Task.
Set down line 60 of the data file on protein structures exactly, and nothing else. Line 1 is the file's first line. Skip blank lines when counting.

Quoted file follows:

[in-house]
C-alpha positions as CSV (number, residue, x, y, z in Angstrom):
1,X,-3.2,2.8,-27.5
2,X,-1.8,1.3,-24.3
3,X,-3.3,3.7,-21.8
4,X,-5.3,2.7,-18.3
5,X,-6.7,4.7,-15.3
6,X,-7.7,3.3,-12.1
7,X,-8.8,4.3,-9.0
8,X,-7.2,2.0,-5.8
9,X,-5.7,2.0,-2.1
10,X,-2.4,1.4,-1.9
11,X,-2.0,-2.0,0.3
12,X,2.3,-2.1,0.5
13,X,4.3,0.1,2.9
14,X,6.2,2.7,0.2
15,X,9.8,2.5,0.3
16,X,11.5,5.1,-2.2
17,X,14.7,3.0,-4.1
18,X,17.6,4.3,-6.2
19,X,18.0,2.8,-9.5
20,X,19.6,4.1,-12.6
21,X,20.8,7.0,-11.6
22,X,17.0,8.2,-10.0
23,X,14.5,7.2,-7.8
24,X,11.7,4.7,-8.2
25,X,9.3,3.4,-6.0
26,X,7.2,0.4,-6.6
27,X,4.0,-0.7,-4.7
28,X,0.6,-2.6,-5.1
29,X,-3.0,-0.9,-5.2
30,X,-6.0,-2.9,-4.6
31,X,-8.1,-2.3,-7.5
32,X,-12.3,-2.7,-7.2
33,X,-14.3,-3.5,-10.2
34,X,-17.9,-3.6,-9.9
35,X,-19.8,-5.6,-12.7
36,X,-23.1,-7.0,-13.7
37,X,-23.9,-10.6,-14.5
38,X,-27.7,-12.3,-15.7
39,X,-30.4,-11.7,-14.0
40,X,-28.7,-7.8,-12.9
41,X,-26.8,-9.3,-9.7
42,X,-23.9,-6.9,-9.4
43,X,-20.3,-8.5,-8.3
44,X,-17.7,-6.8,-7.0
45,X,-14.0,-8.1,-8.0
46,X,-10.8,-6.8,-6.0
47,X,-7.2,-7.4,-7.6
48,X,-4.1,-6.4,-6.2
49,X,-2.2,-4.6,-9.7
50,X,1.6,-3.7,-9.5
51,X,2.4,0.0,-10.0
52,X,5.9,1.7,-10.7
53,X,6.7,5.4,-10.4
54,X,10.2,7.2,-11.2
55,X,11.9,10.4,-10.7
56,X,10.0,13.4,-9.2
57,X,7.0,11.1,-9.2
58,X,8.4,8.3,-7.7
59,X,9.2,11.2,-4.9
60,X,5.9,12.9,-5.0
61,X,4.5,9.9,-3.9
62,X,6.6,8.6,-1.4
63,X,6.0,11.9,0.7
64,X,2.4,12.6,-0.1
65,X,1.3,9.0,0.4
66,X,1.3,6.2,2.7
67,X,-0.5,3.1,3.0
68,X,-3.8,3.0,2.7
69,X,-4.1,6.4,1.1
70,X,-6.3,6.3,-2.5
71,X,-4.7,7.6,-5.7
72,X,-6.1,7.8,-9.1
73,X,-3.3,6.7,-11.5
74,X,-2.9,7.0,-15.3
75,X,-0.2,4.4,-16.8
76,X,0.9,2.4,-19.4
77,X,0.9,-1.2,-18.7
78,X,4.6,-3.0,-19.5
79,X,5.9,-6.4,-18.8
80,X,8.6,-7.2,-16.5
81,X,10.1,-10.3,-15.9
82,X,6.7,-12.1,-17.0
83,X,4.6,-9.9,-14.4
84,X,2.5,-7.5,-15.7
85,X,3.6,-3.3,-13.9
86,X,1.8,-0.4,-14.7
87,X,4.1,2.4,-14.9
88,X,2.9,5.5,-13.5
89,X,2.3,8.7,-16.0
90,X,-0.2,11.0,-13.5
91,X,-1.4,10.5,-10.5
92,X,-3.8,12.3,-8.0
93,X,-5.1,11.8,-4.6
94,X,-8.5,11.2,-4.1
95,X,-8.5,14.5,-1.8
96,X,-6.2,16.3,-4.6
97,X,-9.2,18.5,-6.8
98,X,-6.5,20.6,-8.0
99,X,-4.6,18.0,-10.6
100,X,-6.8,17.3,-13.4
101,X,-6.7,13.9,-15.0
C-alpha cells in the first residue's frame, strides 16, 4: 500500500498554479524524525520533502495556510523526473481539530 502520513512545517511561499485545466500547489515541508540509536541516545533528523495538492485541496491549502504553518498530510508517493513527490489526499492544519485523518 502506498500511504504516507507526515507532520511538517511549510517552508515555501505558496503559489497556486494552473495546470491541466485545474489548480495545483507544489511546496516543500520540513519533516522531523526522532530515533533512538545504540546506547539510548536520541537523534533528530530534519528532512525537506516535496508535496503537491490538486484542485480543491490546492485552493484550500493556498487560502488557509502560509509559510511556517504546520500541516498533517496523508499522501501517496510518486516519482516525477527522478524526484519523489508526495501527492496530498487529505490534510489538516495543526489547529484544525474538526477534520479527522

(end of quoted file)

58,X,8.4,8.3,-7.7